It often feels as if the speaker part of a session is a sort of holding room until we can get to the part that we really want to do, which is talk--whether it's about the meaning of memorials, the concept of radical trust, the way collaborations work--whatever it is.
My least favorite sessions are those where the presenters talk about their project, not about what was learned in doing their project. We don't need to know all about those gardens and the history of the house, I, at least, want to know about how you, just for instance, involved young people in those gardens. As an exhibit developer and interpretive planner I find it sometimes challenging to get people deeply immersed in their subject matter to step back and think about the big picture and about how to relate their work to an audience that's not as steeped in the subject matter.
What would make me a happier session attender?
- The easiest one but the one I find often not put in use. Have a timekeeper and be really, really, firm with presenters that go over time.
- If you're presenting a specific project from an organization or collaborative effort, ask an outsider to serve on the panel to critically comment and reflect.
- Think about your session as you might an exhibit. Make sure it has a big idea (as per Beverly Serrell's invaluable chapter in her book Exhibit Labels). That means your session should have a subject, verb and consequence!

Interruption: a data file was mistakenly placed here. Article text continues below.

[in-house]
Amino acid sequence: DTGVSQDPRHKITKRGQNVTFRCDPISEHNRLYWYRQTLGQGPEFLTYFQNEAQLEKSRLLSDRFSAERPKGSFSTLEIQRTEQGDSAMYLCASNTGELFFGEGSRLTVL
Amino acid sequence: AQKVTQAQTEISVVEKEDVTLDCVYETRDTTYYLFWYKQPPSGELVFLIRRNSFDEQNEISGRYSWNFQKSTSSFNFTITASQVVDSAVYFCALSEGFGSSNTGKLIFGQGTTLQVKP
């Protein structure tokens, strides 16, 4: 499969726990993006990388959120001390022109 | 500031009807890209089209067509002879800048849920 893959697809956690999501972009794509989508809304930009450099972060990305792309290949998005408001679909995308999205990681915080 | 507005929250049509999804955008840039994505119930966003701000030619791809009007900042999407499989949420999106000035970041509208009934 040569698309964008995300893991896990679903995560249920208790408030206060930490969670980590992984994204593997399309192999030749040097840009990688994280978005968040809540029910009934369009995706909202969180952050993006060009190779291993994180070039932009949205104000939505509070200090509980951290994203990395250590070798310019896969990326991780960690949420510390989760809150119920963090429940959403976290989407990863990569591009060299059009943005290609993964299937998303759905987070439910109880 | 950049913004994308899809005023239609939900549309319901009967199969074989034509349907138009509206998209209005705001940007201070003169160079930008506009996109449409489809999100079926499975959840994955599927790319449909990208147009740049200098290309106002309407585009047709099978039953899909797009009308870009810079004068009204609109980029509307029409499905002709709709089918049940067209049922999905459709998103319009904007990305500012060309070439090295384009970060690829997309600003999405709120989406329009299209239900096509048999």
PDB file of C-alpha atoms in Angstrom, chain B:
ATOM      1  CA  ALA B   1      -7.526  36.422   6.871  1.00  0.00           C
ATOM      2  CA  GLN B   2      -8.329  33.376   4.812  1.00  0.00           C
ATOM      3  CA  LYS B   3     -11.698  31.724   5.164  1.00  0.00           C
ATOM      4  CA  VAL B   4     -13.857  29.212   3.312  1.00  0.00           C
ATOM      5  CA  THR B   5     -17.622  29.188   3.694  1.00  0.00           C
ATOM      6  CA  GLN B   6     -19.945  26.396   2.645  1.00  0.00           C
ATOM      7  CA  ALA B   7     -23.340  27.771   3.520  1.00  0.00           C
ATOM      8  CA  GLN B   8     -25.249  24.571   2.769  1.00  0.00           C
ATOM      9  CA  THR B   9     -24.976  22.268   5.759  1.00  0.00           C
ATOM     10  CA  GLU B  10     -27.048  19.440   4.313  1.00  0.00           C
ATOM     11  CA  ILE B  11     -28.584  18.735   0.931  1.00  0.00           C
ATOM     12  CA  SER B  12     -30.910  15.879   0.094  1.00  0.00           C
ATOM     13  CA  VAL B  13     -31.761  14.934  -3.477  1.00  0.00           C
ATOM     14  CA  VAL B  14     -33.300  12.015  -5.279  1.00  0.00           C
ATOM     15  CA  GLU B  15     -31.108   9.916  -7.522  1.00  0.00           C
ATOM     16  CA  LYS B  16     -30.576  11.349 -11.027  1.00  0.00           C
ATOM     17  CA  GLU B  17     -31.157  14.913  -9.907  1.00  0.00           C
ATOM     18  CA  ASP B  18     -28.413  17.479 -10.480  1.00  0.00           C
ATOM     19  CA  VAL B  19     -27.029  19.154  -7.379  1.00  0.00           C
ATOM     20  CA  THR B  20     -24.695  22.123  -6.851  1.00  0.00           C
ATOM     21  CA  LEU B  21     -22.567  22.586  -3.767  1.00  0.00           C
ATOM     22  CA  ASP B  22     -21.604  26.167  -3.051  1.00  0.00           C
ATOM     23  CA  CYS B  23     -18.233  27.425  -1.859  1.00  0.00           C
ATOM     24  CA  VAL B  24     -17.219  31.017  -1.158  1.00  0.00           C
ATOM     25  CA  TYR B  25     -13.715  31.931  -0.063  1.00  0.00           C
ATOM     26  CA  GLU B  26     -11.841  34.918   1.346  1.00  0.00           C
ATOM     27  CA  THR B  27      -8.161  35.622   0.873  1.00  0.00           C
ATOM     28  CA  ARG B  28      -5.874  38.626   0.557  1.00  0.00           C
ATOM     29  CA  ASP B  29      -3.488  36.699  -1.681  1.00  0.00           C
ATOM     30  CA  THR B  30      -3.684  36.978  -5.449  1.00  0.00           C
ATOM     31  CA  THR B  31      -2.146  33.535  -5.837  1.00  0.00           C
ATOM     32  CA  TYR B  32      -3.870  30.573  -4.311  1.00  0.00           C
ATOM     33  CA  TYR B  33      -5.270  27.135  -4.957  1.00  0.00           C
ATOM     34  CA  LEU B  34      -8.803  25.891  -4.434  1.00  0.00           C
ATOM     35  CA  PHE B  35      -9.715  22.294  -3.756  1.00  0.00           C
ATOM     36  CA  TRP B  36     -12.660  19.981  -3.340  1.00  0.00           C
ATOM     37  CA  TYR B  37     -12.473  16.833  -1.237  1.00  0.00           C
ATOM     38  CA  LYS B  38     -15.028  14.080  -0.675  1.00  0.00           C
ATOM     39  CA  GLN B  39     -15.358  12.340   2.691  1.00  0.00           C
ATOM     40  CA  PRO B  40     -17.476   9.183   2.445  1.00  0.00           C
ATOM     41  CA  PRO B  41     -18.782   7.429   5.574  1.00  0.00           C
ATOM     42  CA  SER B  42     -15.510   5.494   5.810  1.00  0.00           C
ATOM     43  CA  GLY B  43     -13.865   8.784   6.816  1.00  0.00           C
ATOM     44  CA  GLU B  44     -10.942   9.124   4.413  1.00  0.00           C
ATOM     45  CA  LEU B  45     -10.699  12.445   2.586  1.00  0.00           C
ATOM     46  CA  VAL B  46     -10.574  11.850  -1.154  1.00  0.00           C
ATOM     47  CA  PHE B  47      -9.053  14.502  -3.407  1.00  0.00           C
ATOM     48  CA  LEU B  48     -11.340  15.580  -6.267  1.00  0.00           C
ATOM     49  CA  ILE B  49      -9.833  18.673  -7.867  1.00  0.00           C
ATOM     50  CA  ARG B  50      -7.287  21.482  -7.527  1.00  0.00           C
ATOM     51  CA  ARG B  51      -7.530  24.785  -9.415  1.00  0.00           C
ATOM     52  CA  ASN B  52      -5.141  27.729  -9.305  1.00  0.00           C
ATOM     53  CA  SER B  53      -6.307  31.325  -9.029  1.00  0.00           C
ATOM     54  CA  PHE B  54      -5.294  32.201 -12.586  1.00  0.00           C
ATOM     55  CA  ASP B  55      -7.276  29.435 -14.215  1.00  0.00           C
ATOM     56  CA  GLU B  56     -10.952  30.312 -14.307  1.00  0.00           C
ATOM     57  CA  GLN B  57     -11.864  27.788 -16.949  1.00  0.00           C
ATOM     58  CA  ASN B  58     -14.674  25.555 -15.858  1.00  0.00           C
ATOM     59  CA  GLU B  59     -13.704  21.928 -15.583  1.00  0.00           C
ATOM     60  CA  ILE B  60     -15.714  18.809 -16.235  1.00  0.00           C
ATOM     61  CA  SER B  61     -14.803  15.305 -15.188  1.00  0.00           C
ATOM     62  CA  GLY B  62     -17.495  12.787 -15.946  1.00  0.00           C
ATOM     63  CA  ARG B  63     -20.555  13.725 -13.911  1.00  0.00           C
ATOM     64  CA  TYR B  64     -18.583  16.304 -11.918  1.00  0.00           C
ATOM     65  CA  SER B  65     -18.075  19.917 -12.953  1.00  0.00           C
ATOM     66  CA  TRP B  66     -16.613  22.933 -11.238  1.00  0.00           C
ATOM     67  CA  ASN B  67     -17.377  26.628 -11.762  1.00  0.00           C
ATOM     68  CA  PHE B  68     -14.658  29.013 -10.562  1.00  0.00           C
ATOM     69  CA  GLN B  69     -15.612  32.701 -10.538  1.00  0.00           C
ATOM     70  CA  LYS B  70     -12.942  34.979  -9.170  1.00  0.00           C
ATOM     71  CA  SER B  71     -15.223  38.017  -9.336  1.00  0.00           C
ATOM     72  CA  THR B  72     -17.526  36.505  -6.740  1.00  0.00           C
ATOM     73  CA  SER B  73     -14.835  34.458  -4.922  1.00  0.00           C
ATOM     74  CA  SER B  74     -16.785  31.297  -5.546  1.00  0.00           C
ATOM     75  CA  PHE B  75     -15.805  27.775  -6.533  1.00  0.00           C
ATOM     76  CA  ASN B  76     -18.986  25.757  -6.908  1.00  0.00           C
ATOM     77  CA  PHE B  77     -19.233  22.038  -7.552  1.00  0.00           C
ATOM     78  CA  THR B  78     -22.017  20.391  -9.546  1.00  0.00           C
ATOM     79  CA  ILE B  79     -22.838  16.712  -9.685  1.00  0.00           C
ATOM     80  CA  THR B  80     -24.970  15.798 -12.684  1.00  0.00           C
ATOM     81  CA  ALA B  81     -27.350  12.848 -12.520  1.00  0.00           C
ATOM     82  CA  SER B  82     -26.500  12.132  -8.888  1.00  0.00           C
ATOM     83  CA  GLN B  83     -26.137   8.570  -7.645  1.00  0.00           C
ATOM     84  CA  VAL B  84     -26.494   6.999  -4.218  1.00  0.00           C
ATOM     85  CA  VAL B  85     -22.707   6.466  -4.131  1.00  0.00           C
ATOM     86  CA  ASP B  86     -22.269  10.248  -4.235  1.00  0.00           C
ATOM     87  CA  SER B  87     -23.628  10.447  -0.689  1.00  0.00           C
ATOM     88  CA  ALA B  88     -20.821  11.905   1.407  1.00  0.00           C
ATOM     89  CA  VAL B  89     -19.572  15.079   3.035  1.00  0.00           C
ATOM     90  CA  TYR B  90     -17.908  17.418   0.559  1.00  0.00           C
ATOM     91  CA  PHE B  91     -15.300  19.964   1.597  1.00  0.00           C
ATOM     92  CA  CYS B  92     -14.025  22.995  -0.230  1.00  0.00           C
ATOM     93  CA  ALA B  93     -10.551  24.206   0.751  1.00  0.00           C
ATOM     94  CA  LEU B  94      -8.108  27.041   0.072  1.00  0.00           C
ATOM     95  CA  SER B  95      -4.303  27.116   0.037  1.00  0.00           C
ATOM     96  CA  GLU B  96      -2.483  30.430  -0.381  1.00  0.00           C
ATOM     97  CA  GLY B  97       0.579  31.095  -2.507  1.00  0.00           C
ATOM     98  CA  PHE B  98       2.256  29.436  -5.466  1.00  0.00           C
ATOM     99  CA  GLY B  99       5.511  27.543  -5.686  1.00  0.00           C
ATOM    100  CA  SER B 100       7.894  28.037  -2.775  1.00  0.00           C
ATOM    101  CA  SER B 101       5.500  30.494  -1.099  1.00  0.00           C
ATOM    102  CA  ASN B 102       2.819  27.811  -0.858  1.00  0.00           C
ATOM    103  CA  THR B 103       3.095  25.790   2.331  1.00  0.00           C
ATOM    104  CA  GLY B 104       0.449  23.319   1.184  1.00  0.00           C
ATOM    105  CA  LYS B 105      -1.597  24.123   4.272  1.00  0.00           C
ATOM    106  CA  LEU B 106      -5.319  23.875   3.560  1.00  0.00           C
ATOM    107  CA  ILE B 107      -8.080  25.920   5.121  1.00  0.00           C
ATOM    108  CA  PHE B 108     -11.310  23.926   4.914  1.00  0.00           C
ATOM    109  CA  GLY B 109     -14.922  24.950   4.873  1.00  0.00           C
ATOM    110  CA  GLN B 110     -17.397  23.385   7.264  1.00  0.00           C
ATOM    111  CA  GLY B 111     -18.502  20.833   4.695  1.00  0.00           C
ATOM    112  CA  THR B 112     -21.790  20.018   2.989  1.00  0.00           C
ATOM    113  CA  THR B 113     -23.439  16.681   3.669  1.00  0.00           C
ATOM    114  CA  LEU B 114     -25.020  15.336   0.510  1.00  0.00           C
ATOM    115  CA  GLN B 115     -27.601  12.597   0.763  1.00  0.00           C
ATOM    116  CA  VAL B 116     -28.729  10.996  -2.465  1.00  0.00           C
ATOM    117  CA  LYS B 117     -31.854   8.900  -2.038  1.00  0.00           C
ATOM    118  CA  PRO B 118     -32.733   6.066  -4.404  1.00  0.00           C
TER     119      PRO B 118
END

- Reconsider using that Powerpoint. But if you do, put it online afterwards.
- Think about speaking about failure. One of my favorite training moments ever was when my colleague Christopher Clarke, as an add-on at a session for new directors, shared his 5 things he did right as a new director and 5 things he did wrong. Failure is far more interesting to discuss than a session of mutual congratulations.
- Of course, without saying, make room for discussion. But consider ways to have conversation throughout the session, not just jammed at the end (and a big shout-out to the presenters from the National Gallery of Art at MAAM this week who presented one of the best sessions ever--they not only talked the talk about learning they walked the walk).